Physically separated facilities such as sidepaths or shared-use paths for pedestrians and bicyclists are a great way to encourage more walking and bicycling. Shared-use paths provide off-road connections that can be used for recreation and commuting. These paths are often found along waterways, abandoned or active railroad and utility rights-of-way, limited access highways, or within parks and open space areas. Along high-speed, high-volume roads, sidepaths might be safer and more desirable than sidewalks or bike lanes. Sidepaths might also be used when existing roads provide the only rights-of-way available. Paths immediately adjacent to roadways may cross numerous intersecting roads and driveways that create hazards and other problems for path users. Creating safe and accessible intersections between paths and the road network is one of the most challenging and critical aspects of design.
Shared-use paths tend to attract bicyclists with a wide range of skill levels, including young children. A path, even if designed primarily as a bike facility, also likely will attract a mix of other users including pedestrians, in-line skaters and others, depending on location and access. Special care must therefore be taken in the planning and design of such paths to provide a satisfactory experience for bicyclists, and safe sharing of the facility with a variety of users of differing speeds and abilities.
Good planning and design of shared-use paths is crucial to provide for safe use, to maximize long-term benefits, and reduce future maintenance problems (such as erosion, water or edge deterioration). Pathways will never replace the road network for connecting to destinations, and some cyclists will prefer the road network for most riding due to the more direct route and fewer conflicts with slower path users.
A good process that incorporates input from future users and property owners may be the most important element to realizing a path that will maximize recreational and travel benefits and minimize potential problems. Good initial design is also crucial for minimizing future maintenance costs and problems. The process should engage the community so that the facility that is ultimately designed fits with local needs and with the local cultural, natural, and built environments.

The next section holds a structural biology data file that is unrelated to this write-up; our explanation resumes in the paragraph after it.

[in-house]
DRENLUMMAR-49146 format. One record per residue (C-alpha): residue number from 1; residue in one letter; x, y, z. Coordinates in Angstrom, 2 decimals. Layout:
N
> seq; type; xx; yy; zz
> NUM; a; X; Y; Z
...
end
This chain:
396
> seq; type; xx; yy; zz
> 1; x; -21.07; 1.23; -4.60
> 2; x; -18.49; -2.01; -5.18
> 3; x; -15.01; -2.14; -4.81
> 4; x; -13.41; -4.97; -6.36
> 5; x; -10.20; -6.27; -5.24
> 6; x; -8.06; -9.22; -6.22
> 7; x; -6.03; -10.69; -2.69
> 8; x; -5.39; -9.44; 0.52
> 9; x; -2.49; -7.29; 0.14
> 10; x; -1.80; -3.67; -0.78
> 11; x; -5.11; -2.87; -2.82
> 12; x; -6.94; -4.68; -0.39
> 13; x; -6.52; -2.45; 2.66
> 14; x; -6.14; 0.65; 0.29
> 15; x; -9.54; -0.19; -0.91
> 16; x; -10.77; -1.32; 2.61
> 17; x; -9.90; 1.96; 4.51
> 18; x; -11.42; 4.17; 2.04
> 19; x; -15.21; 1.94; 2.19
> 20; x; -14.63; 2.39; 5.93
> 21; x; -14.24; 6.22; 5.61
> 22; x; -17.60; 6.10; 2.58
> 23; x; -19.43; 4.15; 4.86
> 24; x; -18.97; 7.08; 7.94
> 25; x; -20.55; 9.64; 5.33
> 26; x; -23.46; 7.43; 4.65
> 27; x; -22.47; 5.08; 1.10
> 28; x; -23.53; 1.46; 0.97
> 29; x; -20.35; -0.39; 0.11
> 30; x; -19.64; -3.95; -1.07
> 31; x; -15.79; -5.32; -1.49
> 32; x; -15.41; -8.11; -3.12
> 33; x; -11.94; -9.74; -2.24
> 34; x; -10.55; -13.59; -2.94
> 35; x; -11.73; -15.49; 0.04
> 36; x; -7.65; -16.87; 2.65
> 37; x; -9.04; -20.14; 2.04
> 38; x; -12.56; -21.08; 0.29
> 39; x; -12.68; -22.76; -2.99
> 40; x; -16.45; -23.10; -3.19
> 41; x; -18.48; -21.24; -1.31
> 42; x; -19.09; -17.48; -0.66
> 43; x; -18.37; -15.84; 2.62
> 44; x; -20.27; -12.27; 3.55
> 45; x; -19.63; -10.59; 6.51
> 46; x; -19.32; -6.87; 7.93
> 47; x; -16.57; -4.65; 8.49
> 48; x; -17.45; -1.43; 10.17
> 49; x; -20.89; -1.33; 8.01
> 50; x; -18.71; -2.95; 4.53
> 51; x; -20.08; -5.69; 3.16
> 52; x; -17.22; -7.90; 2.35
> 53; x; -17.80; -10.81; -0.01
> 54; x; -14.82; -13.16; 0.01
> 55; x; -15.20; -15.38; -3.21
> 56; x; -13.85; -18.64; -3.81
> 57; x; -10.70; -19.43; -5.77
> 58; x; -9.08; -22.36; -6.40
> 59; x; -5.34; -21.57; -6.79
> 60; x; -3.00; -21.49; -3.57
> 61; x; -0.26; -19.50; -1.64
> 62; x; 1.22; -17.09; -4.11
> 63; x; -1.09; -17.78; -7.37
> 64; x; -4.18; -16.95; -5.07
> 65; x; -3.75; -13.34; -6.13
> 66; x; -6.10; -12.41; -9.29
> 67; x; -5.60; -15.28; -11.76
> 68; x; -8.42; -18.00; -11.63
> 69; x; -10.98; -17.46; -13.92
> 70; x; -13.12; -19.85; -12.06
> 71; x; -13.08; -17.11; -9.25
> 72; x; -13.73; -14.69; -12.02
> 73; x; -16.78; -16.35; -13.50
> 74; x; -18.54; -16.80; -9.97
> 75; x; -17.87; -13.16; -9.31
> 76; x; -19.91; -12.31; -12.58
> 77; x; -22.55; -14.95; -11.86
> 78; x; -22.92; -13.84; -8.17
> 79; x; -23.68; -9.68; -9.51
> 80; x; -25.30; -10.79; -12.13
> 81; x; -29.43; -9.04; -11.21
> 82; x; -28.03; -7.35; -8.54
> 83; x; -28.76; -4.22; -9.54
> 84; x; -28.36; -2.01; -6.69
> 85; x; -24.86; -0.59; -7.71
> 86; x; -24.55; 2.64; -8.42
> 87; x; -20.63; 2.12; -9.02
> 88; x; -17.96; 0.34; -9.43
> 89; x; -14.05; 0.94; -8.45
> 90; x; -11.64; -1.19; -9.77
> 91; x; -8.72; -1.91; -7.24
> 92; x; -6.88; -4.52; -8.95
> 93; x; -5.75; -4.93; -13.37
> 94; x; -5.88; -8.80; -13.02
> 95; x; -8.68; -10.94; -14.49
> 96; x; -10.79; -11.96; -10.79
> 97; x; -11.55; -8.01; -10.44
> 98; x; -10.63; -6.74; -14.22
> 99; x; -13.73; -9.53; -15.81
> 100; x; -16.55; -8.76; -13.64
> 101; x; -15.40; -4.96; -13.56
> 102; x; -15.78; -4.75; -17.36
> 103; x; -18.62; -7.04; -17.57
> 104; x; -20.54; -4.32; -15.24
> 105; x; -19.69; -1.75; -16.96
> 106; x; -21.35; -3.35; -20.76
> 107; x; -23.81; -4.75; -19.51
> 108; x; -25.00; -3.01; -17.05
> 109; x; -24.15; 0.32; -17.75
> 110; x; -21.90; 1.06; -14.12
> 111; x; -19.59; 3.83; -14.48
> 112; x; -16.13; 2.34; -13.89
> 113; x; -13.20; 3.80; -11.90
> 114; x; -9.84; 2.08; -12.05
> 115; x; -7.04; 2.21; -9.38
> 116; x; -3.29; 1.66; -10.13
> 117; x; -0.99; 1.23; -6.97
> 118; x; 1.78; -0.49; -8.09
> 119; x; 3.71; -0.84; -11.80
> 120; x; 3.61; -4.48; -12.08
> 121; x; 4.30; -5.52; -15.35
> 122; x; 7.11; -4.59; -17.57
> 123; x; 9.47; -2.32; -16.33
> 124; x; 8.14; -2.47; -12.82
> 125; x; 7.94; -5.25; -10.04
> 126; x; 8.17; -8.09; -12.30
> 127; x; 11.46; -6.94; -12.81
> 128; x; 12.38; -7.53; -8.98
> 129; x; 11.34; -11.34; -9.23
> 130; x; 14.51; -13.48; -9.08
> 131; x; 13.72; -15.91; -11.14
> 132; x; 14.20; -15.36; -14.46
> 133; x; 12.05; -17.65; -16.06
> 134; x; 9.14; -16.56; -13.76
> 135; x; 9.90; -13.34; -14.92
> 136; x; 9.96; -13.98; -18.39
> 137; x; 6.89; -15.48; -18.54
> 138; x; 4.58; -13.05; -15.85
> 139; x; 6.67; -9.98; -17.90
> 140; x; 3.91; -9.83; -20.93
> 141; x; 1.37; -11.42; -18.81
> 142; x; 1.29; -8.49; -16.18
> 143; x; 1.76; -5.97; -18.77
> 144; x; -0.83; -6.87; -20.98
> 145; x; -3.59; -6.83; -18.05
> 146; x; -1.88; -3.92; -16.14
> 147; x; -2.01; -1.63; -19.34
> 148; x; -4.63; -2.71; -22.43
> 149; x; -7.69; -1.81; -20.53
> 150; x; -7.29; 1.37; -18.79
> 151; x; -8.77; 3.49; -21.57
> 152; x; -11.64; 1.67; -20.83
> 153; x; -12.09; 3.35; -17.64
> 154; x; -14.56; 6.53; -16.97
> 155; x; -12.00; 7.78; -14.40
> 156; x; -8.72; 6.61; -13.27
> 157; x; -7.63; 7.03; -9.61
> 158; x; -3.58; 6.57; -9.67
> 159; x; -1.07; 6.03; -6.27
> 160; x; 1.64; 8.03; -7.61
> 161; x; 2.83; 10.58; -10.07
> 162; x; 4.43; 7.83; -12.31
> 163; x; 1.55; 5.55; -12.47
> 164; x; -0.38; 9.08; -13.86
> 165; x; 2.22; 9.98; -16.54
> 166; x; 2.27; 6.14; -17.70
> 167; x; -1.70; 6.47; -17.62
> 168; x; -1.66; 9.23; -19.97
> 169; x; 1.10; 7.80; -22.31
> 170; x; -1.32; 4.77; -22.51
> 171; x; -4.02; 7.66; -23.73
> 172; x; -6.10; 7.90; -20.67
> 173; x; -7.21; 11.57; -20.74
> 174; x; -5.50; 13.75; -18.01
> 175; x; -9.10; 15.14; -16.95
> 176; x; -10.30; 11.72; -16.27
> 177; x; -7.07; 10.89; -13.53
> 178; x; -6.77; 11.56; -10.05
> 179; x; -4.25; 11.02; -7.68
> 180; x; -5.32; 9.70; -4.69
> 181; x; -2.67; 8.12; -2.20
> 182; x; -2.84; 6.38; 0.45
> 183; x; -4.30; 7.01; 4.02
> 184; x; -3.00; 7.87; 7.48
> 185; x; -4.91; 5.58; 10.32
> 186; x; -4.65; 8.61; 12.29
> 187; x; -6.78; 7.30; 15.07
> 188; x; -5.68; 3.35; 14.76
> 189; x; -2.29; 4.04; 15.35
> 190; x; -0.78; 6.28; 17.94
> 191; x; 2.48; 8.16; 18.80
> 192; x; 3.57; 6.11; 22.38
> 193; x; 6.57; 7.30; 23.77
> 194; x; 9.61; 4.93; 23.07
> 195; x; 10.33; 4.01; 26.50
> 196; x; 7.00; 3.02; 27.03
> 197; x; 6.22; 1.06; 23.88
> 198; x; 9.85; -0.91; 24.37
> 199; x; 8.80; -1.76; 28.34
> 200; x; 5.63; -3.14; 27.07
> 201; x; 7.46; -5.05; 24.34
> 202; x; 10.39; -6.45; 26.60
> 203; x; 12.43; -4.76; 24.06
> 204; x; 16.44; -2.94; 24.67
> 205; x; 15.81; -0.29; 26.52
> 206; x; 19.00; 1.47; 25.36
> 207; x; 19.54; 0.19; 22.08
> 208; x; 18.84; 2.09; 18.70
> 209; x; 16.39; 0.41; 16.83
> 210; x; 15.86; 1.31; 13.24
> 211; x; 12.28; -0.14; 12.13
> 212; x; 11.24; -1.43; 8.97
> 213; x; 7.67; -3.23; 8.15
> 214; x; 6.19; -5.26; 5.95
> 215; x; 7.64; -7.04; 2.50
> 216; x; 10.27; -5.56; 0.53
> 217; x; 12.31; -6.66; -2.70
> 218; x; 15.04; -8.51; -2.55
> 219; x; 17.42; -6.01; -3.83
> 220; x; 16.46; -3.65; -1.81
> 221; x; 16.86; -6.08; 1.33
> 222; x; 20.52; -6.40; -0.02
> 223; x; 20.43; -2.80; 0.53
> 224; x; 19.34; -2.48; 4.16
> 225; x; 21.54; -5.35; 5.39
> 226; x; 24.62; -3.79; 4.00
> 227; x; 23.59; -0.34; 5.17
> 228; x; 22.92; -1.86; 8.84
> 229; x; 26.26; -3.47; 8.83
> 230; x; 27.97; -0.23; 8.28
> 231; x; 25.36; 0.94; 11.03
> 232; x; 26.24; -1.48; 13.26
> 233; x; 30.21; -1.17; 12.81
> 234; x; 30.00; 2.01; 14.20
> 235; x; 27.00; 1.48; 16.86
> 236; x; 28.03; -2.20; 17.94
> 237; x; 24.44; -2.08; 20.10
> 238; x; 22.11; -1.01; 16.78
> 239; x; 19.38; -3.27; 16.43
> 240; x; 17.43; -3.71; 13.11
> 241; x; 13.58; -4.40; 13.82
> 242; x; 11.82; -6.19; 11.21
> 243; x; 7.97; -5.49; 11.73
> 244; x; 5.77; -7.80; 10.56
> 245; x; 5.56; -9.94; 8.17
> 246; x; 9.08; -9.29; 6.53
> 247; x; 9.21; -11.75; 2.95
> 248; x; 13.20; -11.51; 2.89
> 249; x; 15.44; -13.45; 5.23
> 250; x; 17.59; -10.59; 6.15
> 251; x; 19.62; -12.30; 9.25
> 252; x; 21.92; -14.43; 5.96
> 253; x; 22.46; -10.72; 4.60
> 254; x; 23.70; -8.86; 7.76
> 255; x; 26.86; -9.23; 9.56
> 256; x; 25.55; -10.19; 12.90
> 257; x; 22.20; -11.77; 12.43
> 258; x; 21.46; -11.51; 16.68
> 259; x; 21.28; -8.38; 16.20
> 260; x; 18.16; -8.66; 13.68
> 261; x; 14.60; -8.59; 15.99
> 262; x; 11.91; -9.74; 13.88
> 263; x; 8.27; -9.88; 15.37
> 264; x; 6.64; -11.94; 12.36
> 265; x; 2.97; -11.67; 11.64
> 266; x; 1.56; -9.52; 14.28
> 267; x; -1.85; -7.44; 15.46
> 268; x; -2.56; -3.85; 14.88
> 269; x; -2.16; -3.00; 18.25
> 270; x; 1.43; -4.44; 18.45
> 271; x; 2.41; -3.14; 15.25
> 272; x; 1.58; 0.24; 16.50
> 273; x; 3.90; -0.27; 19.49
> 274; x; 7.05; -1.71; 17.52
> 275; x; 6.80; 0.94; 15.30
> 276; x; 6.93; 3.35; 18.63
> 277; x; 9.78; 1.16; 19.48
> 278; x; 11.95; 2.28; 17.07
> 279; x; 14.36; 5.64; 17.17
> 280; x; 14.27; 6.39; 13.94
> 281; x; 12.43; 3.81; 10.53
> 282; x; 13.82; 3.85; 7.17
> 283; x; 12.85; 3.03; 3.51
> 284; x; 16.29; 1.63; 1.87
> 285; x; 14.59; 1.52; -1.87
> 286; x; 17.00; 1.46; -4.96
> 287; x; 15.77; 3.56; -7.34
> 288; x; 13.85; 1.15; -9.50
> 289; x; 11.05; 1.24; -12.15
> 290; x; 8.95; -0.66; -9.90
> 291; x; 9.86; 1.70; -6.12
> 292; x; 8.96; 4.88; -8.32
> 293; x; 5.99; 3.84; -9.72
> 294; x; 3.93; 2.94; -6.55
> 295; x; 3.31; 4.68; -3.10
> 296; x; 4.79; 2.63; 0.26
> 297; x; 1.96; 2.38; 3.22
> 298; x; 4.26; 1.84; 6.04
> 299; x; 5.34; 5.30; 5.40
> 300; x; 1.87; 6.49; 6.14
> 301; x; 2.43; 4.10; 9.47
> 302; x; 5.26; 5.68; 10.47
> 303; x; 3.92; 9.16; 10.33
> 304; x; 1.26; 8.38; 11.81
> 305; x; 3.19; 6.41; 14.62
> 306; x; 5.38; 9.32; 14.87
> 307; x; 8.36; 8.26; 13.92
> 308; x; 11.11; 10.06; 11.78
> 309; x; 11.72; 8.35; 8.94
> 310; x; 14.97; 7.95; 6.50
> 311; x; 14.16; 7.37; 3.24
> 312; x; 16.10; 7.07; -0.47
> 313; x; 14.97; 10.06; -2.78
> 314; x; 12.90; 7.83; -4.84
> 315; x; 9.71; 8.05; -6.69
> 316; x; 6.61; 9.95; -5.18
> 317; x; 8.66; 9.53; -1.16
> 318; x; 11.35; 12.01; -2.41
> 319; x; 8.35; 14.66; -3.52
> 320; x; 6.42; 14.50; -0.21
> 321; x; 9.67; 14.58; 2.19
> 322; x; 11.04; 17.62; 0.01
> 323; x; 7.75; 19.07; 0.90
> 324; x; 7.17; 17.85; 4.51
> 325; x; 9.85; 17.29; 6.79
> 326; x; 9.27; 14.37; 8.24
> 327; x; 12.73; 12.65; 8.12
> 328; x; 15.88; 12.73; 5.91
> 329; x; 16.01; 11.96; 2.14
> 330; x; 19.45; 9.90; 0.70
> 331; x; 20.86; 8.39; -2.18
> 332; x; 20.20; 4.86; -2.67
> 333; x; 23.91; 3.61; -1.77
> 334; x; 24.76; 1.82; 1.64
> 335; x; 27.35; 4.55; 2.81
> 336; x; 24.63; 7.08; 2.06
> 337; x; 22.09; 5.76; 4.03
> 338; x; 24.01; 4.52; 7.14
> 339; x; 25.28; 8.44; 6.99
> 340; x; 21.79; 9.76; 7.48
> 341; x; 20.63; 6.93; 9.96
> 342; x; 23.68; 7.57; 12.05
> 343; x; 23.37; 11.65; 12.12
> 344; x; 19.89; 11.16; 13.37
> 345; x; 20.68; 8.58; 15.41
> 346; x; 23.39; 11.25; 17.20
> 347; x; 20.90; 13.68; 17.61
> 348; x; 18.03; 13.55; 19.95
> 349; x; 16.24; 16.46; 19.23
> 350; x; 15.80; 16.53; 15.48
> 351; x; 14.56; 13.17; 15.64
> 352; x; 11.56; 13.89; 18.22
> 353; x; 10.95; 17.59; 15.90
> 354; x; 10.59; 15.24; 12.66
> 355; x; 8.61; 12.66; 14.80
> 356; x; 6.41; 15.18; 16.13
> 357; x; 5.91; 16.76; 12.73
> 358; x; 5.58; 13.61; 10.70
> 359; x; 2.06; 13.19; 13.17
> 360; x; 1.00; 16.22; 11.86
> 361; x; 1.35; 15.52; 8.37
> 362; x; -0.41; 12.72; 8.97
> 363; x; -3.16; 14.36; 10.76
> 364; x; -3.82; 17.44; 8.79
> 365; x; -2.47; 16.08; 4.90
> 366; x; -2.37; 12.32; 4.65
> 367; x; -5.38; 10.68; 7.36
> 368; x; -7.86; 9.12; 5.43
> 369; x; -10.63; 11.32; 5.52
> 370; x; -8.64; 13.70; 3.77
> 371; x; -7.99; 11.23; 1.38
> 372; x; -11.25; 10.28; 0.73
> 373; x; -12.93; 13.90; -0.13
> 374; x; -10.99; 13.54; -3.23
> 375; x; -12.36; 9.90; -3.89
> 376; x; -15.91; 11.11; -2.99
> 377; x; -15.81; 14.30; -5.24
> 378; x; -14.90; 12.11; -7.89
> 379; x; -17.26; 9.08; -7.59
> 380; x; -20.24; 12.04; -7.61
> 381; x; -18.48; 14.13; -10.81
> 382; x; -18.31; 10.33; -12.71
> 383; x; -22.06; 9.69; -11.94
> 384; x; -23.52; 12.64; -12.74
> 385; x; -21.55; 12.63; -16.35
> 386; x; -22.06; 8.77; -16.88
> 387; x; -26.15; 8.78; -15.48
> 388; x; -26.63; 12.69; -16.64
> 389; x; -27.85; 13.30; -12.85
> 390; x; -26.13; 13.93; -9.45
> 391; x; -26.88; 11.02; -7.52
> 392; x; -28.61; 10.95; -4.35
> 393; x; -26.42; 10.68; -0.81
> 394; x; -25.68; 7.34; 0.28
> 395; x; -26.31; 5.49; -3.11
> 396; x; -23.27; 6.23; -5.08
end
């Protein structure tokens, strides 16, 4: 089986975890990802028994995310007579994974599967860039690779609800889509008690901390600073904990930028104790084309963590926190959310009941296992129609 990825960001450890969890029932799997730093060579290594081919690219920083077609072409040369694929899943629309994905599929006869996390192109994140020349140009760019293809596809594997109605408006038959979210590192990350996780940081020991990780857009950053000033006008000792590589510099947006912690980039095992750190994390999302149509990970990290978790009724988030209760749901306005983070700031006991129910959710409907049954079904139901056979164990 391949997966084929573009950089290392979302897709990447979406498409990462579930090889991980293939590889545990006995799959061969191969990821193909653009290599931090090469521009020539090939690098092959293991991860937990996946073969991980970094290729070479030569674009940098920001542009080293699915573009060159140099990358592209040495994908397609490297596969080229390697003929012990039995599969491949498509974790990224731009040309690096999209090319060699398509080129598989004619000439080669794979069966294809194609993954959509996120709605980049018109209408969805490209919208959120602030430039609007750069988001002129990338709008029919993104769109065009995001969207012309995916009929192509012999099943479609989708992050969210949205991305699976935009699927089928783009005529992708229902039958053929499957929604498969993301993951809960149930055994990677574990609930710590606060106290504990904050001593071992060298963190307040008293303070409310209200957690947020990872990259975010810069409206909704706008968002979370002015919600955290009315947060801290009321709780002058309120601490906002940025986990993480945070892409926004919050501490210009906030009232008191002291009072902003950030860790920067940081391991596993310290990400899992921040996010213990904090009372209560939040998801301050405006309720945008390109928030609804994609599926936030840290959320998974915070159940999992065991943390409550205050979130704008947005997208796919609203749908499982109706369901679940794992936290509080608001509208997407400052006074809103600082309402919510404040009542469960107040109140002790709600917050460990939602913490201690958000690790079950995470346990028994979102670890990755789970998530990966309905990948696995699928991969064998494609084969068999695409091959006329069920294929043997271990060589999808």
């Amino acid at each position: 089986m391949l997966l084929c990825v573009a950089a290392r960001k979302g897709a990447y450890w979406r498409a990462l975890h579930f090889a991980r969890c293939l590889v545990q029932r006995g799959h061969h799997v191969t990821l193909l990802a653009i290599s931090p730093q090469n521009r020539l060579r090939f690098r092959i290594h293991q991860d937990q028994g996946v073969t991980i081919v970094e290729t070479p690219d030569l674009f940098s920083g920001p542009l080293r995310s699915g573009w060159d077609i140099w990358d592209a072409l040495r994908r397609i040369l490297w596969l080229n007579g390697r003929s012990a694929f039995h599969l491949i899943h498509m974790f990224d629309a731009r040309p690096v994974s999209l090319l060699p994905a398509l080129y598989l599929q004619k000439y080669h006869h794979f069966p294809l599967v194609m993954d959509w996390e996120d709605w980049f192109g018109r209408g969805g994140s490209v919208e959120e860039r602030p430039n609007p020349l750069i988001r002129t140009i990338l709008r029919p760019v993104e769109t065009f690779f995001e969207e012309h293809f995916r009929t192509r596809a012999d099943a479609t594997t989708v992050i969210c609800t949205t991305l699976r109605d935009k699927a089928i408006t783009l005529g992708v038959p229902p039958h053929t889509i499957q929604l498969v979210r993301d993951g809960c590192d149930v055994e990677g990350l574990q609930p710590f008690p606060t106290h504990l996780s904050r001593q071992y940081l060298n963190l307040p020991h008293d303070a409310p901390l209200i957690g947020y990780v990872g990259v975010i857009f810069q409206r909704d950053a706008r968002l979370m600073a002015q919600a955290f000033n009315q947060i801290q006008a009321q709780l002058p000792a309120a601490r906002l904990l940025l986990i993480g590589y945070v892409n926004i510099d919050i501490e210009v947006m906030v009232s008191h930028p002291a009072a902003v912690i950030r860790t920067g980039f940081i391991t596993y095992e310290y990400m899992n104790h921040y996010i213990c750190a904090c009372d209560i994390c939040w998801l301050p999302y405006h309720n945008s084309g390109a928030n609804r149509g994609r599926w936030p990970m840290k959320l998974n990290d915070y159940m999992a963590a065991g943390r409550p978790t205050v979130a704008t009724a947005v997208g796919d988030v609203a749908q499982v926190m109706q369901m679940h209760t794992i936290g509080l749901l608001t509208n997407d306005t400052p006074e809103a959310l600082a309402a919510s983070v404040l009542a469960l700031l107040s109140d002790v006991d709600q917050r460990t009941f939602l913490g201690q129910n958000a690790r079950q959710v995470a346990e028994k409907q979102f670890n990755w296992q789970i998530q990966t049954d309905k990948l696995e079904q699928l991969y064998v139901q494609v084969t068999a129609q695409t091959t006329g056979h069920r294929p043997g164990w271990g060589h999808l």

A separate shared-use path provides transportation links, recreation areas, and outdoor fitness opportunities for a variety of users, including bicyclists and pedestrians. While the separation from motor vehicles provided by shared-use paths reduces the risk of some crash types, careful design is required to ensure safe roadway and driveway crossings and safe interactions among the different path users.
- Shared-use paths are a complement to the roadway network; they are not a substitute for providing access on streets.
- Connections to the regular street network are important, but a high number of crossings at intersections create potential conflicts with turning traffic.
- At intersections with roadways, paths should be signed, marked, and/or designed to discourage or prevent unauthorized motorized access.
- All users should be encouraged to stay right. An exception may be paths along waterways or other features that capture the attention of pedestrians. In these instances, markings and/or signage may be used to encourage pedestrians to stay on the side of the path closest to the attraction to reduce conflicts associated with pedestrians crossing the pathway.
- Since nearly all shared use paths are used by pedestrians, they need to meet the accessibility requirements of the Americans with Disabilities Act (ADA).
- In areas with extremely heavy pathway volume, it may be necessary to segregate pedestrians from wheeled users.
Costs can vary substantially based on the materials used, right-of-way costs, and other factors. A paved, multi-use trail can range in cost from approximately $65,000 per mile to more than $4 million per mile. An unpaved path can range from approximately $30,000 to $400,000 per mile. More detailed cost information is provided here.